In the attempt to answer this question, the authors aim at investigating how information-sharing mechanisms2 in online communities, such as social network websites, newsgroups, forums, and blogs, favor activities of ignorance distribution on their platforms, such as fake data, biased beliefs, and inaccurate statements. Thus, in the first section, the authors will briefly present their research as following the precepts of the recently developed epistemology of ignorance, referring to existent epistemological and moral frameworks (Proctor, 2005; Tuana, 2006; Sullivan & Tuana, 2007; Davies & McGoey, 2012; Pohlhaus, 2012). They will also highlight the research gap that exists in the epistemologies of ignorance, which concerns the diffusion of ignorance through online media. In the second section, the authors will present online communities as virtual cognitive niches following the account provided by Arfini, Bertolotti, & Magnani (2017) and using basic definitions from cognitive niche construction theories, in order to analyze those traits that make online communities particularly apt frameworks for the toleration of ignorance distribution. In the third section, they will argue that the creation and use of online communities as information sources promote biased epistemic judgments over the data the users receive and share. We will underline how this proves to be particularly interesting as far as it concerns online communities because they are engineered not only as to be “fool proof,” but to naturally co-opt the inferential patterns developed by human beings in settings of real-life cognition (as reported by Bertolotti, Arfini, & Magnani (2017)) for instance social cognition and one’s natural disposition towards sharing (Simon, 1993). The promotion of biased judgments happens inasmuch as the communication of data is adjusted to meet the interests and motivations of the singular users (who are subject to what Pariser (2011) calls the “filter bubble”). As an example of this phenomenon, the authors will comment the so far unsuccessful but tireless campaign of the UNICEF Social and Civic Media Section (2012) aimed at contrasting the diffusion of anti-vaccine sentiments trough East-Europe.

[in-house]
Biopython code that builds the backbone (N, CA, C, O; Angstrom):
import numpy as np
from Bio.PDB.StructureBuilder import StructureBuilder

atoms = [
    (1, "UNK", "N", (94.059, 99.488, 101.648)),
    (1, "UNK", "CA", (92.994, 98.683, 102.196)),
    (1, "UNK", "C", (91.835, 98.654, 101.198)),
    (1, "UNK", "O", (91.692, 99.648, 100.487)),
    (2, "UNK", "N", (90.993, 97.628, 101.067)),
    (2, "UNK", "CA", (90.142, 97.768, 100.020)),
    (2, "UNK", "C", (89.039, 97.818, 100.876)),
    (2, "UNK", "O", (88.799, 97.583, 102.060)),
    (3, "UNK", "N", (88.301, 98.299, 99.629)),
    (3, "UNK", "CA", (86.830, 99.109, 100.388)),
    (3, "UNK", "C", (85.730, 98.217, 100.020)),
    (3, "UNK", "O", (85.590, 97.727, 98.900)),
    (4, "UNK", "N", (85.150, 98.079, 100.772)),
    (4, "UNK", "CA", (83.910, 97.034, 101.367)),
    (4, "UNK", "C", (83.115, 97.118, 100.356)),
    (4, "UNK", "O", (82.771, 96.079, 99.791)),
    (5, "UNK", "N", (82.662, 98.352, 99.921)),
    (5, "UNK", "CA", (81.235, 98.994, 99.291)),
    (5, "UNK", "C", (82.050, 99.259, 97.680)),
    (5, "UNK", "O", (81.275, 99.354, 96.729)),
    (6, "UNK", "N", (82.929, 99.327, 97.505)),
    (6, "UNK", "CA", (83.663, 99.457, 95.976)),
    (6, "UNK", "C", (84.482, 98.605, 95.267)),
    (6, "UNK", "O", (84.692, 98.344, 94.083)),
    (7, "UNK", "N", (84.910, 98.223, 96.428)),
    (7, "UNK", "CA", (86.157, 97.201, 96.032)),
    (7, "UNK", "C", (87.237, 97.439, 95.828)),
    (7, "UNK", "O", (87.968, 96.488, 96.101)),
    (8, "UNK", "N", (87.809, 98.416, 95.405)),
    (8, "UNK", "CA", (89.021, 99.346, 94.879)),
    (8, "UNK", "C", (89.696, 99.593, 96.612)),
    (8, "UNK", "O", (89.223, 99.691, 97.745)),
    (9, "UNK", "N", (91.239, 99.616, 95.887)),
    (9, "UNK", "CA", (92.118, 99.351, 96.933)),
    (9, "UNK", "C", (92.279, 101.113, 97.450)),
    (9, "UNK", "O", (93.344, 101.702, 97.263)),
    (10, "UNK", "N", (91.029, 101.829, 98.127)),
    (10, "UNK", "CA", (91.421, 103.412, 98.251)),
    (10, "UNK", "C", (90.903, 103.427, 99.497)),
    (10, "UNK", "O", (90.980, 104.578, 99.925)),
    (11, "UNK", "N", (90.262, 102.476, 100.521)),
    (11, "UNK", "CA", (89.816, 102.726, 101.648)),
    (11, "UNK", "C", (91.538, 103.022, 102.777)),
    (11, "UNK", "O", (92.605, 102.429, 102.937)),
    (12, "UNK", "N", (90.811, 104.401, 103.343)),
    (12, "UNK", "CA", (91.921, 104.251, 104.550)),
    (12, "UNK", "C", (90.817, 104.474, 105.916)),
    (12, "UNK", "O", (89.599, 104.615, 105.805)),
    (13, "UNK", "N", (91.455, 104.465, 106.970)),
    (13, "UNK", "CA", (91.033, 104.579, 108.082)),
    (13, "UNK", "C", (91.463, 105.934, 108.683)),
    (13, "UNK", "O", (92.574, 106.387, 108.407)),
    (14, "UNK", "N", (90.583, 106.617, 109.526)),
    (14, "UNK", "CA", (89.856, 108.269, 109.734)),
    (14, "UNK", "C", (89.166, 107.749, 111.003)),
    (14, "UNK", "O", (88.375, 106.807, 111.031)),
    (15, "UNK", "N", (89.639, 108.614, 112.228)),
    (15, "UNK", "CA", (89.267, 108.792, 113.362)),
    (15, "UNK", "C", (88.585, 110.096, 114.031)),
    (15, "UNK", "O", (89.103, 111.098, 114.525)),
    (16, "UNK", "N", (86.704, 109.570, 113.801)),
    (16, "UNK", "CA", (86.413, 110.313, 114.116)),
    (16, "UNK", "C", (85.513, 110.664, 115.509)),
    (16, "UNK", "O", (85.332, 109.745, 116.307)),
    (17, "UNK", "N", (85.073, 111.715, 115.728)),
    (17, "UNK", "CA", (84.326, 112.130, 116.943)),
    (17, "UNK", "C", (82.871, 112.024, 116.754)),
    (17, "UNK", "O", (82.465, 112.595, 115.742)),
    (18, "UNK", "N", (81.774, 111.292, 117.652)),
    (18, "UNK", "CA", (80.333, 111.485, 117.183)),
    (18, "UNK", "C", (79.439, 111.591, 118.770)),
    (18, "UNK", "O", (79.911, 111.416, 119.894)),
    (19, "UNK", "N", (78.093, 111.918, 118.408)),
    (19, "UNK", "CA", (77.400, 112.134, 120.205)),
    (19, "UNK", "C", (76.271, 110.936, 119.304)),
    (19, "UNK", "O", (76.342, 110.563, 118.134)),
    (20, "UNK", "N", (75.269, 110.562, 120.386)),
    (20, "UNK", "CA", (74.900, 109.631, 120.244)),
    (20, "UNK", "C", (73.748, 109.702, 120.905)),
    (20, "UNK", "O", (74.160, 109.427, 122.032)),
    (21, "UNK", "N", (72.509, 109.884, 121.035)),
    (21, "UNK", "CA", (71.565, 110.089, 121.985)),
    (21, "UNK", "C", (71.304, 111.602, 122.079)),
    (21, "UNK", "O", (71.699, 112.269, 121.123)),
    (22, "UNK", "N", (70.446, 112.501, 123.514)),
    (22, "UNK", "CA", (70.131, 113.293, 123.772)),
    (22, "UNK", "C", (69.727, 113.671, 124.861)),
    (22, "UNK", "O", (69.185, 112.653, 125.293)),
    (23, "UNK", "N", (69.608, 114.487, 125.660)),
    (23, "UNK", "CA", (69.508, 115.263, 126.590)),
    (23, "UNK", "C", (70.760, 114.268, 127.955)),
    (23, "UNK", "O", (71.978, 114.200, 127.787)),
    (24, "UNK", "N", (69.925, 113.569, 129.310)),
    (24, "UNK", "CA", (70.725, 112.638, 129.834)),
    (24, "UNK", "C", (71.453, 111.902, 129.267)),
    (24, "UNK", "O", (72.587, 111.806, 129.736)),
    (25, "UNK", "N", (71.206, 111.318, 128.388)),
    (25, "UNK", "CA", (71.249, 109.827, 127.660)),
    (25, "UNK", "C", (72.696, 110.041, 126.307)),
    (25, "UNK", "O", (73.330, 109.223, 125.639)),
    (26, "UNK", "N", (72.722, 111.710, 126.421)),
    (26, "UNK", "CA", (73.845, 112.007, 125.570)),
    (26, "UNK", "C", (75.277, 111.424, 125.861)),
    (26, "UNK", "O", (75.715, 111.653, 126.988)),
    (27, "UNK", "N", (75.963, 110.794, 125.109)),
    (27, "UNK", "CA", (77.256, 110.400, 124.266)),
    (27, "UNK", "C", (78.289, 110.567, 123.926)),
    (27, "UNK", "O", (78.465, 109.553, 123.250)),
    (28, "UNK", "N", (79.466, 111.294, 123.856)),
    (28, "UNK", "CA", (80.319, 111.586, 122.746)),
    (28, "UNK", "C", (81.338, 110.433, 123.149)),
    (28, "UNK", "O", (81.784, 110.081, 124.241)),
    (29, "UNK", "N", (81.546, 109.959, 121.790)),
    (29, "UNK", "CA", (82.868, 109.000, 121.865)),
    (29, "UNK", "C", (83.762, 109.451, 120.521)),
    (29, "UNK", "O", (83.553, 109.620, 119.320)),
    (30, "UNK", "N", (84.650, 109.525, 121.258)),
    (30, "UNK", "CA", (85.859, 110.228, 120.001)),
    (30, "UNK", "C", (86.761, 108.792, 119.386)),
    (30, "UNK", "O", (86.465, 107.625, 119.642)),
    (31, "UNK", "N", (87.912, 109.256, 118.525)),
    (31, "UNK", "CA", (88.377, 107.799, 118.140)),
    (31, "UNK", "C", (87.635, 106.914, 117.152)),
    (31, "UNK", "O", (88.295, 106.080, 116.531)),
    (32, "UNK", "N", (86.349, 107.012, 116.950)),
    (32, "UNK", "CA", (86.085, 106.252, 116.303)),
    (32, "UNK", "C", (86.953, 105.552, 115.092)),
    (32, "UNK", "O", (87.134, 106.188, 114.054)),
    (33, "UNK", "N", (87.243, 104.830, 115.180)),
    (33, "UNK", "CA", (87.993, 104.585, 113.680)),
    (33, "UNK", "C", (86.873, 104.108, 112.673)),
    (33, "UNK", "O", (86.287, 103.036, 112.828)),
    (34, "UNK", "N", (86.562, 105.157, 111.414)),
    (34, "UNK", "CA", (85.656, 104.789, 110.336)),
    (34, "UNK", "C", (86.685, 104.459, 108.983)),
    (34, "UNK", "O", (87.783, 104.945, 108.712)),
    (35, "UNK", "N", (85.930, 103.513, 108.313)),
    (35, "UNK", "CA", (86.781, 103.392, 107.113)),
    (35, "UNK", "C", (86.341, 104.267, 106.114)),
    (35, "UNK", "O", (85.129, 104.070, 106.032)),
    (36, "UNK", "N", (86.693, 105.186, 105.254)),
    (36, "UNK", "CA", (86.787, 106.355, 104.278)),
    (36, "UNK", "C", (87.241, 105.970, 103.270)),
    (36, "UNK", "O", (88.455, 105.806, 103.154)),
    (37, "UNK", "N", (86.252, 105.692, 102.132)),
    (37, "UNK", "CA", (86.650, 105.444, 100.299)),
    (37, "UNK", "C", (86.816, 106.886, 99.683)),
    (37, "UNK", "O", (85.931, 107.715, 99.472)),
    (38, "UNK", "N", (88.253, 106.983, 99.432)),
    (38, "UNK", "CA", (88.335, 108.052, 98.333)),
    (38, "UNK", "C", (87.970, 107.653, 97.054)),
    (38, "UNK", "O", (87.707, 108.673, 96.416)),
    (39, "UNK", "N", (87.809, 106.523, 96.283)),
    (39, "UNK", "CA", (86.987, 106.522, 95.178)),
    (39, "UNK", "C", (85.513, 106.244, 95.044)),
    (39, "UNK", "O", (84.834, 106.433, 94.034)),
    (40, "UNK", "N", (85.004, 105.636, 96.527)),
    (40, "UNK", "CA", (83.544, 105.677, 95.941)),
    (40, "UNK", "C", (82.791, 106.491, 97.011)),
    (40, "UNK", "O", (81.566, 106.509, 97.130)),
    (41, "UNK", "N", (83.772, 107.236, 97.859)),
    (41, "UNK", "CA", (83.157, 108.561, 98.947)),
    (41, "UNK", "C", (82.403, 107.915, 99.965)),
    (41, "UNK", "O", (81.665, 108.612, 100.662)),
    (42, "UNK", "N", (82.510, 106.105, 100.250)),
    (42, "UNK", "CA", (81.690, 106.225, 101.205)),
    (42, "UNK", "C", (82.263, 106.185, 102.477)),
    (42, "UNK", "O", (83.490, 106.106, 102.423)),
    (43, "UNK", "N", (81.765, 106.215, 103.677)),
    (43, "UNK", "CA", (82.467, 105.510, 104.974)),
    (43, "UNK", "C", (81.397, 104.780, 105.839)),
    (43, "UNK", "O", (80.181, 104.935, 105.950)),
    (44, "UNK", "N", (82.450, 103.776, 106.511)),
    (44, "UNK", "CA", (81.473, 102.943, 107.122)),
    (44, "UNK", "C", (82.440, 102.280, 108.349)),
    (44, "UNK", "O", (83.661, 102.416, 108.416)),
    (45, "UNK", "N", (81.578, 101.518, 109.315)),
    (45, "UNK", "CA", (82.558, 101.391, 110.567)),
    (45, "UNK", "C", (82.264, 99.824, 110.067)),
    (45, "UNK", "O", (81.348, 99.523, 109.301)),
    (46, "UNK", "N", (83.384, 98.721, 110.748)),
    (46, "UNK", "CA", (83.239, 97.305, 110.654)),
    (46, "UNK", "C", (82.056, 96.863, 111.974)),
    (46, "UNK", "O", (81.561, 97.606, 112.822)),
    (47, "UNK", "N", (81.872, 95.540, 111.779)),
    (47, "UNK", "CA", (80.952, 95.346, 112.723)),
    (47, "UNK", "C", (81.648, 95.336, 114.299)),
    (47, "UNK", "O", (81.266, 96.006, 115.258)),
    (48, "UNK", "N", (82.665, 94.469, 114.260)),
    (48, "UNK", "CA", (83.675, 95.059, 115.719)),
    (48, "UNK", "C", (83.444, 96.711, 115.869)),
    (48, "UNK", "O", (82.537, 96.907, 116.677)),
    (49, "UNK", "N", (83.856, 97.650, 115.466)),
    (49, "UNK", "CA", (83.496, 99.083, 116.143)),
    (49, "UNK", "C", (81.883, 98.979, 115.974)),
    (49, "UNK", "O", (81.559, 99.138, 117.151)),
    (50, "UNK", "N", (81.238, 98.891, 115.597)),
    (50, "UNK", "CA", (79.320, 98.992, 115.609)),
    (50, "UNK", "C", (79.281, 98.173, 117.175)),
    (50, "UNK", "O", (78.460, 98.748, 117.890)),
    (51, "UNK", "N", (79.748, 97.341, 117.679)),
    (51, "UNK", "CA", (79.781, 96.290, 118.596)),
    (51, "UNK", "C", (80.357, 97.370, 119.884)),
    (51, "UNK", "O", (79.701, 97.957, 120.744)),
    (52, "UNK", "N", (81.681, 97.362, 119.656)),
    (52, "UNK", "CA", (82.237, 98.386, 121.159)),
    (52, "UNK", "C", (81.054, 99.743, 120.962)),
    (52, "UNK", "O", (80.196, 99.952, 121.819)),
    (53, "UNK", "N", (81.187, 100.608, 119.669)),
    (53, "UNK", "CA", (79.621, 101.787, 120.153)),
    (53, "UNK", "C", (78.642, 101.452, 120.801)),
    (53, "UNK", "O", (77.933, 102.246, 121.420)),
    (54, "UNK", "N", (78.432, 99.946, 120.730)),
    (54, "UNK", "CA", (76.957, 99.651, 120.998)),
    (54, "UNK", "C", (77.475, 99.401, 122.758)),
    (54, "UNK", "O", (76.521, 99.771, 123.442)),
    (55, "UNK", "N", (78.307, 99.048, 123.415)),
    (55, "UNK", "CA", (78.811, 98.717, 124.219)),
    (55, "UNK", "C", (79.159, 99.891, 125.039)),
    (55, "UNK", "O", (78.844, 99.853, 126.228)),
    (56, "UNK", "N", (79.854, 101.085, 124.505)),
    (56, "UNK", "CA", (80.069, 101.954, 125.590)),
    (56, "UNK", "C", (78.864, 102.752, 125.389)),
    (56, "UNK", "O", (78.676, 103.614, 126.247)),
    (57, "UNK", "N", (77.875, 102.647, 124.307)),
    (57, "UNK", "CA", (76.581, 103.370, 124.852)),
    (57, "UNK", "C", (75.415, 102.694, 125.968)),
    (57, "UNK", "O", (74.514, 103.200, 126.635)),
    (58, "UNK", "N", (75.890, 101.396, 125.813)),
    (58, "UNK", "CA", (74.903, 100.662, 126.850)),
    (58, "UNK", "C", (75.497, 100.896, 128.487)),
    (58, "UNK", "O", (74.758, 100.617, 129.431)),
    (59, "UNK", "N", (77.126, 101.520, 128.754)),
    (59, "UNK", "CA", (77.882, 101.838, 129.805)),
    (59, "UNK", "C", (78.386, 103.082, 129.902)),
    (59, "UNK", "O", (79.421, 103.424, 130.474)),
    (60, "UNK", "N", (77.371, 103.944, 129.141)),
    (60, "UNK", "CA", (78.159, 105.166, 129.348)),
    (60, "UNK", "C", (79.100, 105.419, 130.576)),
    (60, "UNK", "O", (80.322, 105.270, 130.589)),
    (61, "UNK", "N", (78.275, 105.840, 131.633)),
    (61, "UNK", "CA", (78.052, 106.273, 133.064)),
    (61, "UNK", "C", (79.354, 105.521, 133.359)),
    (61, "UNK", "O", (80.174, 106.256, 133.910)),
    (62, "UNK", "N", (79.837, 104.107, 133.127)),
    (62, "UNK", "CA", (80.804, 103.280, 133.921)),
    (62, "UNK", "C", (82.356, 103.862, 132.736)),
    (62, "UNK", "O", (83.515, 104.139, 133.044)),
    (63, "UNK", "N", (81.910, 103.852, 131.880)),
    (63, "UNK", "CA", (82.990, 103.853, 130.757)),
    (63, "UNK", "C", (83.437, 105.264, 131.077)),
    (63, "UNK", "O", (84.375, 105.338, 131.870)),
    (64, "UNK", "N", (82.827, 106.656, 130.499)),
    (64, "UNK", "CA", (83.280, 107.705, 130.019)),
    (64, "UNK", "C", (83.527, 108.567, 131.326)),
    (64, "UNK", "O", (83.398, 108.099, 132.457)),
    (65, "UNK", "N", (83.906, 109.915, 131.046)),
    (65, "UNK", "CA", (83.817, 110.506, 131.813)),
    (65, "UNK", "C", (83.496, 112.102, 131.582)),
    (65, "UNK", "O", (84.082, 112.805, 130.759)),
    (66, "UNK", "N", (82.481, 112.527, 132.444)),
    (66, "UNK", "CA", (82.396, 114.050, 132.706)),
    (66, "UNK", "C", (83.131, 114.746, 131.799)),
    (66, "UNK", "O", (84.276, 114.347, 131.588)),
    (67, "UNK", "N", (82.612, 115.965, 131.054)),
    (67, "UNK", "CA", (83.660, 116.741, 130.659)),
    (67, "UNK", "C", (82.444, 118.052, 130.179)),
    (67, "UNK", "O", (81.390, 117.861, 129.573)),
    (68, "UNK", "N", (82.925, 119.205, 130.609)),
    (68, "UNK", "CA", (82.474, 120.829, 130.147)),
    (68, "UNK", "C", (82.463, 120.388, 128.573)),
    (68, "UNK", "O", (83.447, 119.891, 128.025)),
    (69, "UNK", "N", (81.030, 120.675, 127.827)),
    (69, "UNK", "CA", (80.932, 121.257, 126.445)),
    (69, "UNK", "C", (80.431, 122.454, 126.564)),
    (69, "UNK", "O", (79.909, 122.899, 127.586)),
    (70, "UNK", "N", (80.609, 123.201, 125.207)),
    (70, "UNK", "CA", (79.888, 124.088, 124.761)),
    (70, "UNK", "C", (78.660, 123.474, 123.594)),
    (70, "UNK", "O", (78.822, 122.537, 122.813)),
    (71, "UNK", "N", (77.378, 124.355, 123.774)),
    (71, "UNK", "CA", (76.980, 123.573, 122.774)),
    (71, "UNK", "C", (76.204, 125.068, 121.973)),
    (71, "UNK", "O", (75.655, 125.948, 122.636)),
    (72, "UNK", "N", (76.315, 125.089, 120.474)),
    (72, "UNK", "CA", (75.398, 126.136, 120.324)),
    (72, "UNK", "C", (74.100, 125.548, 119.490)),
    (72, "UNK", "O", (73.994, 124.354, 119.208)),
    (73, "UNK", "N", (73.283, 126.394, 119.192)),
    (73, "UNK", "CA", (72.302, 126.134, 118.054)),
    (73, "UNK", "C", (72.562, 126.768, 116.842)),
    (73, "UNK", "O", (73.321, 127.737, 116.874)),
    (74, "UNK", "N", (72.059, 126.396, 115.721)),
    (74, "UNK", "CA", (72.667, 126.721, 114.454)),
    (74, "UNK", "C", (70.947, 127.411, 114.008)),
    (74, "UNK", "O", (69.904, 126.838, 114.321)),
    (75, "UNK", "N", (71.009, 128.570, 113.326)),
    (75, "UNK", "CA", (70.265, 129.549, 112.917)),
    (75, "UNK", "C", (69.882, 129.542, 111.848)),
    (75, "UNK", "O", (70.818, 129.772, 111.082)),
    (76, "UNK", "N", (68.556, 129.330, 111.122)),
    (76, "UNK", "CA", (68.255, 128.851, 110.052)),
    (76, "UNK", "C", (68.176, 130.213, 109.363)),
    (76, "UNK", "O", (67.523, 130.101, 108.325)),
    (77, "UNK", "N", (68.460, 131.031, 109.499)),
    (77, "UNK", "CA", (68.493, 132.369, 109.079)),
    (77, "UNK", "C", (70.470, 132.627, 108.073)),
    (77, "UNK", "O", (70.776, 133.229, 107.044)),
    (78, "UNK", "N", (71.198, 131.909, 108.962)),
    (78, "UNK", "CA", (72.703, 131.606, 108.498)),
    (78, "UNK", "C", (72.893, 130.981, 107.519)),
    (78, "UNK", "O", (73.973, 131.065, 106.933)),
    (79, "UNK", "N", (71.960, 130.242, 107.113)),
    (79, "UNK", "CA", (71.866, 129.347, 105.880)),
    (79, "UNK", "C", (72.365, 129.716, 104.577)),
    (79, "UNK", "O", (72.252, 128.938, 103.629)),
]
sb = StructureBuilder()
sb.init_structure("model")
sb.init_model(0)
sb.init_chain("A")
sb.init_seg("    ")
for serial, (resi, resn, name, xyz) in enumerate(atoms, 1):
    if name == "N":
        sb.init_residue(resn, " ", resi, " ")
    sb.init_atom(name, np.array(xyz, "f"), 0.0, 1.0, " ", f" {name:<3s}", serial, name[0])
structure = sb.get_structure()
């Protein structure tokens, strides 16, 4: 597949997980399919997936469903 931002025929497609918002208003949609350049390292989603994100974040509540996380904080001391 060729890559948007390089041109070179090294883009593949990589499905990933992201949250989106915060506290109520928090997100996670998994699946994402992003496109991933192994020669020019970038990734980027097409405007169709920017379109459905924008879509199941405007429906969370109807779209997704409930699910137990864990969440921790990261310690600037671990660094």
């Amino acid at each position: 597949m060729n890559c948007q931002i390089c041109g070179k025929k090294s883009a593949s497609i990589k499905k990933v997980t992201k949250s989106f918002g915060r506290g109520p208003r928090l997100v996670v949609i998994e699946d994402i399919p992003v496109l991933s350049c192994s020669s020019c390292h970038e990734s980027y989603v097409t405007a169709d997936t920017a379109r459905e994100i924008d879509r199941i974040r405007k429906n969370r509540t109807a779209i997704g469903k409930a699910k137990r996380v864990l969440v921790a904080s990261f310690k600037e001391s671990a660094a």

Complete Article List

Search this Journal:
Open Access Articles
Volume 13: 2 Issues (2022): 1 Released, 1 Forthcoming
Volume 12: 2 Issues (2021)
Volume 11: 2 Issues (2020)
Volume 10: 2 Issues (2019)
Volume 9: 2 Issues (2018)
Volume 8: 2 Issues (2017)
Volume 7: 2 Issues (2016)
Volume 6: 2 Issues (2015)
Volume 5: 2 Issues (2014)
Volume 4: 2 Issues (2013)
Volume 3: 4 Issues (2012)
Volume 2: 4 Issues (2011)
Volume 1: 4 Issues (2010)
View Complete Journal Contents Listing